Feedback on Braamfontein Cycle Lanes

On 16 September 2014, the Johannesburg Urban Cyclists Association (JUCA) met with the City of Johannesburg to inspect the pilot section of the University Corridor Cycle Lanes. JUCA commended the City of Johannesburg on the roll-out of this project and expressed satisfaction with current design on sections of De Korte Street.


It was clear that many of the current design improvements to increase pedestrian, cyclists and motorist safety that JUCA would like to see implemented are constrained by current traffic legislation and design standards. For example JUCA would like to see advanced bike boxes and prioritised signaling for cyclists and pedestrians installed at intersections. Current legislation prohibits these interventions.

JUCA recommended the following to the City of Johannesburg:

• Current design approach that mixes cyclists and pedestrians at intersections will be terminated. Instead cycling lanes will continue and stop at intersections until future extensions commence.


• Enforcement of lane use needs to be implemented as soon as possible. Vehicles (including police vehicles) continue to park on these lanes.


• Future design will place all vehicle parking spots onto the right of bicycling lanes.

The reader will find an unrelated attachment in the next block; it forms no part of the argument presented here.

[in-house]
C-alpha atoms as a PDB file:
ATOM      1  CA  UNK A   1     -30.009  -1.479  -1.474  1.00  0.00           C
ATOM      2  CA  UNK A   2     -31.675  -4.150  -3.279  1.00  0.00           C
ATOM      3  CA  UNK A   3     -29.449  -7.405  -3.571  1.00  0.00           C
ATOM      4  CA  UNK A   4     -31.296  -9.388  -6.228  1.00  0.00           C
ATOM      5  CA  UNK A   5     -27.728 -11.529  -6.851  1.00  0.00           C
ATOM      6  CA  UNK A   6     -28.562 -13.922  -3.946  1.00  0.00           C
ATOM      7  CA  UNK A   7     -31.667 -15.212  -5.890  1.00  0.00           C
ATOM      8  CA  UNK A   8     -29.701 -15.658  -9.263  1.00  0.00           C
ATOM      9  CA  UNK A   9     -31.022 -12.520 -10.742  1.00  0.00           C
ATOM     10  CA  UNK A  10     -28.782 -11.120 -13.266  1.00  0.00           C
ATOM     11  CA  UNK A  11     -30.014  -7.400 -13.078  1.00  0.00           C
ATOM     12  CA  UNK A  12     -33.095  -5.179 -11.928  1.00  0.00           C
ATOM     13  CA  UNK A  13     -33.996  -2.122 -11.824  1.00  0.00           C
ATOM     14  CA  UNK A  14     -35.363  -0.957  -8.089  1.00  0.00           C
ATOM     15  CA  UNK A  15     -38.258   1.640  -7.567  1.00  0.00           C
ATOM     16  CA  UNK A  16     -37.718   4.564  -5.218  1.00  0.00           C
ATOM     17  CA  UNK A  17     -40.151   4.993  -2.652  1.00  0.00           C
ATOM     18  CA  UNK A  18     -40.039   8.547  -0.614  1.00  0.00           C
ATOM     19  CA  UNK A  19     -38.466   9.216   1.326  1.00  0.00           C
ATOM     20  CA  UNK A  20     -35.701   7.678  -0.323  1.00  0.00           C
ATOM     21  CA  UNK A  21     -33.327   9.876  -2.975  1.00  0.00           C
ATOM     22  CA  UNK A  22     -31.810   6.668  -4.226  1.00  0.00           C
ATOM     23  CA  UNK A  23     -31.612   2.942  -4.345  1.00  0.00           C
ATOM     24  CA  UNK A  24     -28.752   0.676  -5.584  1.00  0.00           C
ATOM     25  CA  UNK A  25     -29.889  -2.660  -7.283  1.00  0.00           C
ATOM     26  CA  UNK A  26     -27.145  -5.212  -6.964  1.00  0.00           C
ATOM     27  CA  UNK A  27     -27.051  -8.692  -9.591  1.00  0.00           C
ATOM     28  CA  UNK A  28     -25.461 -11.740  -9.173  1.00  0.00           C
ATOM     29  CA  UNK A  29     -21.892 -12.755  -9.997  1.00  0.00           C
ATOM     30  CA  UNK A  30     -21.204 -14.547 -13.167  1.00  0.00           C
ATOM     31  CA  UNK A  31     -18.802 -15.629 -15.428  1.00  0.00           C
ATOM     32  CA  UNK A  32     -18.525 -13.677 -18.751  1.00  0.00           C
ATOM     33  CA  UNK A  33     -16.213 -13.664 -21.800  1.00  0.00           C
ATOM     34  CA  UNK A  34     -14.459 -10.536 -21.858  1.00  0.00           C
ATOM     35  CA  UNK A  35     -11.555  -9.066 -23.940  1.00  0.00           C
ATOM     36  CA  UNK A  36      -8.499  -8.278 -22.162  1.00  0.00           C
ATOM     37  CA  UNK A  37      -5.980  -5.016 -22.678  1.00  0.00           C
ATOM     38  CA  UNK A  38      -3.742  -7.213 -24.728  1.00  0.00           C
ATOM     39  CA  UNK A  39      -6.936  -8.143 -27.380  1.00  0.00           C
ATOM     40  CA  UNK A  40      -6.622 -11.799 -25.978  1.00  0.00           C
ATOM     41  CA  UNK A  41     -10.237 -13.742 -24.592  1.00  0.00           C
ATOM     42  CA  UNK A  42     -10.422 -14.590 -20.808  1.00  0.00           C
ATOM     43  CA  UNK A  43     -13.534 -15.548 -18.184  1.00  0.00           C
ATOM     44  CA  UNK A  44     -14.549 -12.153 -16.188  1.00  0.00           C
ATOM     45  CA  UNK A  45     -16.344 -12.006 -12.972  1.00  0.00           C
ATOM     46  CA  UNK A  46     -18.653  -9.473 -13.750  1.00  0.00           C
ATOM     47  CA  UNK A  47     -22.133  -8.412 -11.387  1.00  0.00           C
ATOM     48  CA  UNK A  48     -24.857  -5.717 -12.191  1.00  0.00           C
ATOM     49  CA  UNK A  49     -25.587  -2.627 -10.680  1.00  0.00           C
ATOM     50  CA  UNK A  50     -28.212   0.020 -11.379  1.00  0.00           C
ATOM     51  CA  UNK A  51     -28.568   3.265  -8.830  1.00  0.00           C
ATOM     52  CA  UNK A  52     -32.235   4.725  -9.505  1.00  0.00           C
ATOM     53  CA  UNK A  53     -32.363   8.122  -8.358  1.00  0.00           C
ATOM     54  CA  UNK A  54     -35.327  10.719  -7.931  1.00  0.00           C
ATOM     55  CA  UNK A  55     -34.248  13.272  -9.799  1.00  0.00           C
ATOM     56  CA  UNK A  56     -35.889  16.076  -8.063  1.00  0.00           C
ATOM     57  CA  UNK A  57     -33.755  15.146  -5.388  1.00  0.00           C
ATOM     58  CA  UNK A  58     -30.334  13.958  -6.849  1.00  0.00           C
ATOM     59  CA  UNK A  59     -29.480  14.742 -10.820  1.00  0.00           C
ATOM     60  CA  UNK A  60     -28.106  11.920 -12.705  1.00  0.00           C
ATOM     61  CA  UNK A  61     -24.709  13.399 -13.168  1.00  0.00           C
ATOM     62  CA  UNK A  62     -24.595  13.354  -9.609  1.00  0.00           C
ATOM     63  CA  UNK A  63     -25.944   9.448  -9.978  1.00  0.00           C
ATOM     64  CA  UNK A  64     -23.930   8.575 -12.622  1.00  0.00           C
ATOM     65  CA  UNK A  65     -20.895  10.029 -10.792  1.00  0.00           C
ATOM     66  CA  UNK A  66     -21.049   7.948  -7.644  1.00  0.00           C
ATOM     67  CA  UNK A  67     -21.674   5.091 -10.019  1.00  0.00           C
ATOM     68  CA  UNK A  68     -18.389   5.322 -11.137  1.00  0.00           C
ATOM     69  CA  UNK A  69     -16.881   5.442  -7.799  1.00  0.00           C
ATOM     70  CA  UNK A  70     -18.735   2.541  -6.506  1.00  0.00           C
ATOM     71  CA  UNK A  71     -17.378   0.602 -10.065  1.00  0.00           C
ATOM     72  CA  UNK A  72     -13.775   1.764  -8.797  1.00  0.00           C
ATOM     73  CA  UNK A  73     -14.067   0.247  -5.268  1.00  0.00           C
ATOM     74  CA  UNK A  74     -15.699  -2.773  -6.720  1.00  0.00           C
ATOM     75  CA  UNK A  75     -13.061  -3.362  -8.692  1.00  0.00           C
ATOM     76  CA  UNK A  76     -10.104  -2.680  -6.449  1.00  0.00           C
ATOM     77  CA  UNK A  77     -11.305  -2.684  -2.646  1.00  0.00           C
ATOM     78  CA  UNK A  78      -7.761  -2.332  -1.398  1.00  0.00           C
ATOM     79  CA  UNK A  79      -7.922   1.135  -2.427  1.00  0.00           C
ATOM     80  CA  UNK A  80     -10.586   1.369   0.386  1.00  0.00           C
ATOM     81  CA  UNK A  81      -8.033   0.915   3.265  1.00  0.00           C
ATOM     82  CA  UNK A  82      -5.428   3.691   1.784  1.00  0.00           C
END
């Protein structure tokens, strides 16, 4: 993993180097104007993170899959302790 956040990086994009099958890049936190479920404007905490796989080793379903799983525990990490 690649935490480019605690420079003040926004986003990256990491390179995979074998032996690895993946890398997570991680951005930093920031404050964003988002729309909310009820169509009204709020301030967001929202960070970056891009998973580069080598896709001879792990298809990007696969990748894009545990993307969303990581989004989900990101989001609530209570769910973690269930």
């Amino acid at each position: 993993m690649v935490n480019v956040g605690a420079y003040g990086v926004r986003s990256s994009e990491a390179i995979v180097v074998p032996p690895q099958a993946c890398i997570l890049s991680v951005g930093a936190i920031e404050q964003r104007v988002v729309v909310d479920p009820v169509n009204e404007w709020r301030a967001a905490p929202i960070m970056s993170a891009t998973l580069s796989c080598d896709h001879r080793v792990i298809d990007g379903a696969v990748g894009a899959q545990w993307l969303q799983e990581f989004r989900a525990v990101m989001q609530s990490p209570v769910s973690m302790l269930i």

Privately managed parking spaces (on behalf of the City of Johannesburg) between StationSt and Jan Smuts in front of WAM, and then all along Jorrisen in front of the Braamfontein Centre present potential hazards to cyclists as vehicles exit the parking spots. Placing parking to the right of cycling lanes reduces the risks of dooring and crashes.

An alternative solution is to turn these bays in future into on-street bicycle parking corrals. In some cases in the current pilot section such as on De Korte Street this parking arrangement has already been implemented to the satisfaction of JUCA.

• JUCA would provide design suggestions on how to ferry turning cyclists within current limitations provided by legislation.

• Right in front of Station Street, there is a problem with taxis using the bike lane and the section next to it on the left, next to the island, as parking. CoJ talked about putting in raised bumps to discourage this practice. Lane enforcement from JMPD is also required.

JUCA observed that:

• Current design approach heightens risk of conflicts between cyclists and bus passengers. Ways such as signage, education and training should be found to mitigate this risk. Other sections of the lanes to be constructed could also where possible locate the cycling lanes behind bus stops.

• More signage, both upright on the pavements and painted on the lanes themselves, is needed. Signage is especially necessary at key decision points such as Wits entrances and bus stops to remind pedestrians, cyclists and cars to be aware of one another.


• The City needs to provide some kind of training/communications for Metro bus drivers – both about not parking in the lanes, and about being aware of cyclists at certain key points along the route.


• The green cycling paint has faded very quickly. CoJ representatives agreed that they were also unhappy with it and that they were speaking to their suppliers about it